The writers I keep going back to….hmnmm. Let's see. Poets - Levertov, of course, my first teacher of poetry writing, James Wright, Neruda, Galway Kinnell, James Tate, Ellen Bryant Voigt, Sharon Olds, and recently I've found Rebecca McLanahan and keep going to back to her wonderful poems about relationships. And of course, I love William Carlos Williams. On the fiction side there's Andre Dubus (the father), William Trevor, Alice Munro, Jhumpa Lahiri., -- oh, any I love the edginess of Junot Diaz. Those writers are all known as masters of the short story, a form I struggle with. I love the novelist Zadie Smith. Her most recent novel, ON BEAUTY, is brilliant. Richard Wright was important in my development as a writer and human being and I go back to him sometimes, too. I enjoy reading Francine Prose, who was one my teachers in graduate school. I like her travel writing as much as her novels. And a couple of the old stand-bys - Hemingway and Welty, whose stories I have read with my son. And my old compatriots, John Dufresne and Edward P. Jones, friends for decades, I keep going back to their wonderful work.

You currently are writing a memoir called MY FATHER'S EYES. Why did you decide to write a memoir?

I am not currently writing a memoir. I wrote a memoir. MY FATHER'S EYES has been finished for a few years and so far only a couple of pieces are in publication or process of publication. HANGING LOOSE will be publishing a chapter in their Fall 2006 issue. I don't intend to work any more on the manuscript until I have an editor though I hope it will someday be a published book. I need to move on, to work on my novel and on publishing some of the poems and writing new ones, so I haven't been actively looking for a publisher for the memoir very much lately.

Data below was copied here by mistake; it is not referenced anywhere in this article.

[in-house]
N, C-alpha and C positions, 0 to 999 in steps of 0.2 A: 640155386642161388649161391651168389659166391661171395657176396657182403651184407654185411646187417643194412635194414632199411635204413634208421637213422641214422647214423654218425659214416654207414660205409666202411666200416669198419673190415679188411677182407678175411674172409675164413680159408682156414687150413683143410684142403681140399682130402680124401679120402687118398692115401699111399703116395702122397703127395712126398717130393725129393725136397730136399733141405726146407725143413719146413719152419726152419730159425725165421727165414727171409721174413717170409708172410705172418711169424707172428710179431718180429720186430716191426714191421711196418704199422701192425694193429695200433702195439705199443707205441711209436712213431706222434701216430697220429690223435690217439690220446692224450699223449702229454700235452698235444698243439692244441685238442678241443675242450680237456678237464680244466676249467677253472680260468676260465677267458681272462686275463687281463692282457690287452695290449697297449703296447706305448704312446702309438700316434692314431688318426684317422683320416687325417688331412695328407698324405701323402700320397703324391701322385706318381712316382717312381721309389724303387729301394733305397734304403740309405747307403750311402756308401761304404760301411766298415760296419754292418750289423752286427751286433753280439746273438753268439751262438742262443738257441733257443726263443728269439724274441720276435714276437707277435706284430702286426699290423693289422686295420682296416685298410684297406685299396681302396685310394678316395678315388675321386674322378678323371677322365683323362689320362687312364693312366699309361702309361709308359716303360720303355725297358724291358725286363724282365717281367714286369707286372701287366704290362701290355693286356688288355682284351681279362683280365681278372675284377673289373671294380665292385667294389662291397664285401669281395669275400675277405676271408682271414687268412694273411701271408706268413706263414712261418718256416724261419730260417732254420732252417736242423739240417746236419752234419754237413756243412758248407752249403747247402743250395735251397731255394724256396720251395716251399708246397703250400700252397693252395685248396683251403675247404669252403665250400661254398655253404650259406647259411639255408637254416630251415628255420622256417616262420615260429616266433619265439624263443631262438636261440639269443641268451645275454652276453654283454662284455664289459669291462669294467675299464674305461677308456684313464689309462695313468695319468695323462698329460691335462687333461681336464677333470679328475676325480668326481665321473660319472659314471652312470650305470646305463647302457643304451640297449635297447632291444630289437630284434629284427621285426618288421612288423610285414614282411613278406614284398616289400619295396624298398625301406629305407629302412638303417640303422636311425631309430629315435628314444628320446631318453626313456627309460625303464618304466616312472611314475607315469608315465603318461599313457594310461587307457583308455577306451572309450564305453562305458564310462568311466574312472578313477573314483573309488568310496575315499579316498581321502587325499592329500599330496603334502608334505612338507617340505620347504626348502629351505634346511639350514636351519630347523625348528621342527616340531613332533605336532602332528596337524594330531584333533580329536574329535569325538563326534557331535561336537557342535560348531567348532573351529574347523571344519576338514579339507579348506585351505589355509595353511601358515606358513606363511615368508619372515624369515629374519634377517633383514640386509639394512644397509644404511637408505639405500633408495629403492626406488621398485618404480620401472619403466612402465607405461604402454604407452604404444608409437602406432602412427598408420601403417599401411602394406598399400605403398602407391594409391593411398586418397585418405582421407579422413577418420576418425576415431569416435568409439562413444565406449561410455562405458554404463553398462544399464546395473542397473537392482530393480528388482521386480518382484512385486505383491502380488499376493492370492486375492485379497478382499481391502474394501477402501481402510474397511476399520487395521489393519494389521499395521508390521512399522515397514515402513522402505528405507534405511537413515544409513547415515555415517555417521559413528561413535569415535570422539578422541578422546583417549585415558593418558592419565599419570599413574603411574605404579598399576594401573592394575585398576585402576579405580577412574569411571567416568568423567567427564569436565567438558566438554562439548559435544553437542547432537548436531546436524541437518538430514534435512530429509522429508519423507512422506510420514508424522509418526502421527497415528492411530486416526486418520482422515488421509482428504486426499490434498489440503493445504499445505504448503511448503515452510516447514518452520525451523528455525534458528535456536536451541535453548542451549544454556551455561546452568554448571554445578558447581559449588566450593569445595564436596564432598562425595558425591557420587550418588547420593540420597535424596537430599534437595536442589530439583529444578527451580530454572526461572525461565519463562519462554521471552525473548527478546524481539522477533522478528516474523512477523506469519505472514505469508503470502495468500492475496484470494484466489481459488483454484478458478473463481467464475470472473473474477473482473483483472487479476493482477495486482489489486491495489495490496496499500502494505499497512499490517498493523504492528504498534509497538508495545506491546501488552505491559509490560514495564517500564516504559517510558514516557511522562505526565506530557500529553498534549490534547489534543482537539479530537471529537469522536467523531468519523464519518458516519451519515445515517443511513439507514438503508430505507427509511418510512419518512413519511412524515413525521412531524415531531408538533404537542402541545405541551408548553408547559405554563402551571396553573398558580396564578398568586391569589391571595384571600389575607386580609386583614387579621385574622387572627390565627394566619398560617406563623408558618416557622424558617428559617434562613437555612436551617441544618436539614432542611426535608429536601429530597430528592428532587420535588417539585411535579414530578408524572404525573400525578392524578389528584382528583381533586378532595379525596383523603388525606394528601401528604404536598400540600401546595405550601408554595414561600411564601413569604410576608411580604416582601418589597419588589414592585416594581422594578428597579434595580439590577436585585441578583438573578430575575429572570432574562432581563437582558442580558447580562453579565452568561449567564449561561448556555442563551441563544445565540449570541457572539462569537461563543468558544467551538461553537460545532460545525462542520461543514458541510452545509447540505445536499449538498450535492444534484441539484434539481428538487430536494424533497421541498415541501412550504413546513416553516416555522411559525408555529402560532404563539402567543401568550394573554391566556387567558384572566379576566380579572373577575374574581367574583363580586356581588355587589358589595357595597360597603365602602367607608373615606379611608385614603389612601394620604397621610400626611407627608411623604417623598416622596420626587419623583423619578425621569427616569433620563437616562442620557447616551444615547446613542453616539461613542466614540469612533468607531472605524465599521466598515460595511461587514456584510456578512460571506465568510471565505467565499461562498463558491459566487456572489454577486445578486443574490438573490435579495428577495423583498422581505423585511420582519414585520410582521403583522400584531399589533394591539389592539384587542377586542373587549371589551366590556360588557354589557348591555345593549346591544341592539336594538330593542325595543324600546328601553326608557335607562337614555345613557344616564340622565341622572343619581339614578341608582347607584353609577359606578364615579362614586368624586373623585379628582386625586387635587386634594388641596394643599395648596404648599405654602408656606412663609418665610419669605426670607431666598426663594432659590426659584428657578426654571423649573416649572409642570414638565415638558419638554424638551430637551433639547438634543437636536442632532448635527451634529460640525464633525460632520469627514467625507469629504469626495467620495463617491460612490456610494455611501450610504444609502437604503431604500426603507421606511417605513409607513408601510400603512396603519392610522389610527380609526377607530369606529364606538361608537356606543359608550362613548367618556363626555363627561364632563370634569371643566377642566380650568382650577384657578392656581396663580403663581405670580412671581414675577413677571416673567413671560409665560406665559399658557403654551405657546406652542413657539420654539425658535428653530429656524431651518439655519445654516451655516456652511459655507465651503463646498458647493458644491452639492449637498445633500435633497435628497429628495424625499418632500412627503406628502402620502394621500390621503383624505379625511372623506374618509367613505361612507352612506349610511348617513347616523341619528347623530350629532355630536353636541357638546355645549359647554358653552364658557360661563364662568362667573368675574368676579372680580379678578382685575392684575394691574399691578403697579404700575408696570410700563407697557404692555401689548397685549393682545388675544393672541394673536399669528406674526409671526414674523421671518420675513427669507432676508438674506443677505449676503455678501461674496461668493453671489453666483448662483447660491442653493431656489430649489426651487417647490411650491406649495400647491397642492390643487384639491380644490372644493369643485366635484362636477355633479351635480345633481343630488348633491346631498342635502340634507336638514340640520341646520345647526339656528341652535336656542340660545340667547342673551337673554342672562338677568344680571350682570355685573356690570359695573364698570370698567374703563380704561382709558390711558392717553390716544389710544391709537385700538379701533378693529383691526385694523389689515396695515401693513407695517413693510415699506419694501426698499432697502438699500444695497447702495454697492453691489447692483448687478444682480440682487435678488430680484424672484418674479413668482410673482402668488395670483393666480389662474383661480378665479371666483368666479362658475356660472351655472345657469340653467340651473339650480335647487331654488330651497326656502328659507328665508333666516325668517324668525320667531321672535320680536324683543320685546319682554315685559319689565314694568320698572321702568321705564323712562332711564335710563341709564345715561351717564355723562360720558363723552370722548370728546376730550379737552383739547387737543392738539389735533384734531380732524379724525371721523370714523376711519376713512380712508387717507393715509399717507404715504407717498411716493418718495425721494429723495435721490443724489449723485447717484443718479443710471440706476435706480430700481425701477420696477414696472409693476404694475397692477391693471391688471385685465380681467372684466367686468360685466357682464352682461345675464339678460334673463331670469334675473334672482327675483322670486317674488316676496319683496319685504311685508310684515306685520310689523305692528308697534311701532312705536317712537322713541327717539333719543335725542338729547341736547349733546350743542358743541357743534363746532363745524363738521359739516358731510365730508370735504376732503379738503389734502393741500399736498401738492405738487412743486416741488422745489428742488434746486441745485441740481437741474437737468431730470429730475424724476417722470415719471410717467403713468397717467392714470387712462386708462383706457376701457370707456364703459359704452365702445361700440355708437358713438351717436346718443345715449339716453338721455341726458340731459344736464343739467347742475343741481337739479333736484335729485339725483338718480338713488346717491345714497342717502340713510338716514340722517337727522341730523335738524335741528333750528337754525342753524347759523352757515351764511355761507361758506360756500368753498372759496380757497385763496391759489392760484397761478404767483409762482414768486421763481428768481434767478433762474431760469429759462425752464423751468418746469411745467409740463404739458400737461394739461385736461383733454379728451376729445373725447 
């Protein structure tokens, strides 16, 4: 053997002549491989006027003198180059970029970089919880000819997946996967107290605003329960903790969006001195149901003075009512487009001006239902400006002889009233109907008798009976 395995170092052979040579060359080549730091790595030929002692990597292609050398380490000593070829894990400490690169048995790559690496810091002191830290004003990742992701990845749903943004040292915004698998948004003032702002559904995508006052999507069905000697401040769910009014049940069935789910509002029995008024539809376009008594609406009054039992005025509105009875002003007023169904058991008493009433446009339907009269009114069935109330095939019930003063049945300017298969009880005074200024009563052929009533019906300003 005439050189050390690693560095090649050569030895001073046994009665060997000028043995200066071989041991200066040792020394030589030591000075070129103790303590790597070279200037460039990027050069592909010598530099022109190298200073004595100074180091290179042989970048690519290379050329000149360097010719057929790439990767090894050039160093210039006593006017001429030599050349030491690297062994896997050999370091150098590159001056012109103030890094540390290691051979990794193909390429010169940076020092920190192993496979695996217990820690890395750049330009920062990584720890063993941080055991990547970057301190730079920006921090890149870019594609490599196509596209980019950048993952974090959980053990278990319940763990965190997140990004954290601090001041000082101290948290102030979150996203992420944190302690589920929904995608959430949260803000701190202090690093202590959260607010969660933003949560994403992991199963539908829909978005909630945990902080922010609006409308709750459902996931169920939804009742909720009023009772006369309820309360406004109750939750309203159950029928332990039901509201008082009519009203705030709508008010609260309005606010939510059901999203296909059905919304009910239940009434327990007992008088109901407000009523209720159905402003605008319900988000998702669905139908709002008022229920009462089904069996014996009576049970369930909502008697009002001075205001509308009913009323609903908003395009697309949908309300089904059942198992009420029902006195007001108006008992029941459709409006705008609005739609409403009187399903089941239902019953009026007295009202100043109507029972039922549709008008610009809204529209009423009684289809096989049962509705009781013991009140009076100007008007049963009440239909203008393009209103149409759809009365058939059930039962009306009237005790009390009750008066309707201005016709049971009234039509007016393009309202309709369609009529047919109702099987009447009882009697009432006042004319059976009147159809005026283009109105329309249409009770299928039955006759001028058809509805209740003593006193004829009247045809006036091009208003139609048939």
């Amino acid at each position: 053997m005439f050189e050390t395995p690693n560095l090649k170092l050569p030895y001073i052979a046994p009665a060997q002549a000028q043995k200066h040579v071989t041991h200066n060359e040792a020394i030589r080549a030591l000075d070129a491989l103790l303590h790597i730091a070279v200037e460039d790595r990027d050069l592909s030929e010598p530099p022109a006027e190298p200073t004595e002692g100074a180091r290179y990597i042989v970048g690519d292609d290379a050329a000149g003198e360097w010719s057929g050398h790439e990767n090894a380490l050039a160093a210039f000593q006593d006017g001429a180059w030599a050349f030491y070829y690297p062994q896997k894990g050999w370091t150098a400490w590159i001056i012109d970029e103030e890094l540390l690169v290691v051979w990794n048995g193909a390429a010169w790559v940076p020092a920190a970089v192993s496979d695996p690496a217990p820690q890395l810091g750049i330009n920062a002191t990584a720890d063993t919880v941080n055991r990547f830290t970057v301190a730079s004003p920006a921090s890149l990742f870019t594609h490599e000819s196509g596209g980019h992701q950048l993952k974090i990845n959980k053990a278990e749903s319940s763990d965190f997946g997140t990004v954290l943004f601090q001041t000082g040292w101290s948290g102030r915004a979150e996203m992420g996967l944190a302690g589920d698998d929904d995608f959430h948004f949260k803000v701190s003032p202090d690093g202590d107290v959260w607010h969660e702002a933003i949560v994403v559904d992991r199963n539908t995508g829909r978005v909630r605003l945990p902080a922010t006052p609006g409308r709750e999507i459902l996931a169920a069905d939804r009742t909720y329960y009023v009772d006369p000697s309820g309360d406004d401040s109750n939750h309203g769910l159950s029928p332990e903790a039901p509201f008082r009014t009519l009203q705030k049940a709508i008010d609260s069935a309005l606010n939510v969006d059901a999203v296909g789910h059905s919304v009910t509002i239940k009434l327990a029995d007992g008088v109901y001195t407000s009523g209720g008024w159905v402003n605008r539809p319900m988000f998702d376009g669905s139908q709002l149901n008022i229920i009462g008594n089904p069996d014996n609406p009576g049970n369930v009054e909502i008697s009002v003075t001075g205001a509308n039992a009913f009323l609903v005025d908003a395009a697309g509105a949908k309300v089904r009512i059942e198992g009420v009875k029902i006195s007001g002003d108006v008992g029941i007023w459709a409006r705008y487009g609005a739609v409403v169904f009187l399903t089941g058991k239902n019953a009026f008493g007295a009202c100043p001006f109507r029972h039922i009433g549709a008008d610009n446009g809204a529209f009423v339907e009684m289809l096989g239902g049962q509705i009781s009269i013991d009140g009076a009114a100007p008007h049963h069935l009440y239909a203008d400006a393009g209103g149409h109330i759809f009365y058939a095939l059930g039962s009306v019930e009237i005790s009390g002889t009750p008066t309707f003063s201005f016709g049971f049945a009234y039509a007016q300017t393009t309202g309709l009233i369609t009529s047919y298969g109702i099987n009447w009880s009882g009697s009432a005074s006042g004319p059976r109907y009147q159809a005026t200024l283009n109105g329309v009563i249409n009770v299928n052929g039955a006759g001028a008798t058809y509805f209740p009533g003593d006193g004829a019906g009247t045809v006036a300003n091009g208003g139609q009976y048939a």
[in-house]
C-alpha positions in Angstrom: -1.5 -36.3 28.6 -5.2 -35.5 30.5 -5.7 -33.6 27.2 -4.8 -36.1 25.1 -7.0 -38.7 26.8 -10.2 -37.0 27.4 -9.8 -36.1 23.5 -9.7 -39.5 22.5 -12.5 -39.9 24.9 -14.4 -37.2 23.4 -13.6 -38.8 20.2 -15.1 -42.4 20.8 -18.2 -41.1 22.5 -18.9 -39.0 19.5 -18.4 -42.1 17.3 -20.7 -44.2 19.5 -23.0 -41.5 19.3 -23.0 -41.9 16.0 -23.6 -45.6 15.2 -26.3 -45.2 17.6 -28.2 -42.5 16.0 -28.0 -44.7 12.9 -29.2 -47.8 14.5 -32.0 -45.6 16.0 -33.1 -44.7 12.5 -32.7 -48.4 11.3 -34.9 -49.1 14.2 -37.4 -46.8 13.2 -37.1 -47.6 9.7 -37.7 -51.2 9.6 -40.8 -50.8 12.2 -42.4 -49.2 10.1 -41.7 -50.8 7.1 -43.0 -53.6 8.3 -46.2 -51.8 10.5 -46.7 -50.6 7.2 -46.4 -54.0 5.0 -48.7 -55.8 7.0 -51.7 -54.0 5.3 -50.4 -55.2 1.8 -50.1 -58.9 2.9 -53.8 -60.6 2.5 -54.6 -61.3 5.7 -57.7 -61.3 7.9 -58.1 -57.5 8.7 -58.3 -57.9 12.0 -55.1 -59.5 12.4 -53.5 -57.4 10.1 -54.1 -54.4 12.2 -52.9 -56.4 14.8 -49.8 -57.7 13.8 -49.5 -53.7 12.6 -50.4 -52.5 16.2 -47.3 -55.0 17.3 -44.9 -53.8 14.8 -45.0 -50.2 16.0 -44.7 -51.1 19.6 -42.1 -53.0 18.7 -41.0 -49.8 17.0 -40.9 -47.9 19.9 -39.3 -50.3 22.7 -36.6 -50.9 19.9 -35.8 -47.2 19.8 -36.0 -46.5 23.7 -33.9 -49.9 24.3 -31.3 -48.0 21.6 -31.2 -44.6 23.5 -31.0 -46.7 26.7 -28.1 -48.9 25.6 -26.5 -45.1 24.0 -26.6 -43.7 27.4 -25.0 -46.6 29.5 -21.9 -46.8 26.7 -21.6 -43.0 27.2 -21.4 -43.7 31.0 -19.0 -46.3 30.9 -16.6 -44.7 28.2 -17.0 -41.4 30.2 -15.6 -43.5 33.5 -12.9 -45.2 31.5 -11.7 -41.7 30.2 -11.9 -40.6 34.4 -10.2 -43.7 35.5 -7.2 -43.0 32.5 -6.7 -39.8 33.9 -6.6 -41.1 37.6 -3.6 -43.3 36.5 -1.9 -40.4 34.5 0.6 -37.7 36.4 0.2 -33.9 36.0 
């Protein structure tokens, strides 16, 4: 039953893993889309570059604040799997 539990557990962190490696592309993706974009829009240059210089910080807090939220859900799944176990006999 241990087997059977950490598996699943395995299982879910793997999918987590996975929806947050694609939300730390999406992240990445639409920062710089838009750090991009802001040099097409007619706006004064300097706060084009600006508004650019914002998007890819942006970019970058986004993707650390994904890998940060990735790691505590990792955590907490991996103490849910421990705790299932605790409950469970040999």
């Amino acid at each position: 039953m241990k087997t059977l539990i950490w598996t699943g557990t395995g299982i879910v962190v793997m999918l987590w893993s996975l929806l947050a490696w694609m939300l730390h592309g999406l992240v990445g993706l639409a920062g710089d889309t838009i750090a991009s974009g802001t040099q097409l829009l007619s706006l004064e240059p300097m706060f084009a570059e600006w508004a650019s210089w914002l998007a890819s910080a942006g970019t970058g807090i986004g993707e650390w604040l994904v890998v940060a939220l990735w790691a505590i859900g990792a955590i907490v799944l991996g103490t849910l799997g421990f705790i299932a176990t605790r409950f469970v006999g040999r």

It is a difficult time for literary memoir. I believe, from the responses I've had to readings I've given from the manuscript, that it could be a successful book. But publishers aren't much interested in the literary memoir these days. A very well-respected literary agent, wrote to me in an email, that an editor had advised her that if the literary memoir she was planning to send her for consideration wouldn't win a national prize, then not to even bothering sending it. So that's the kind of thing serious writers of memoir are up against today.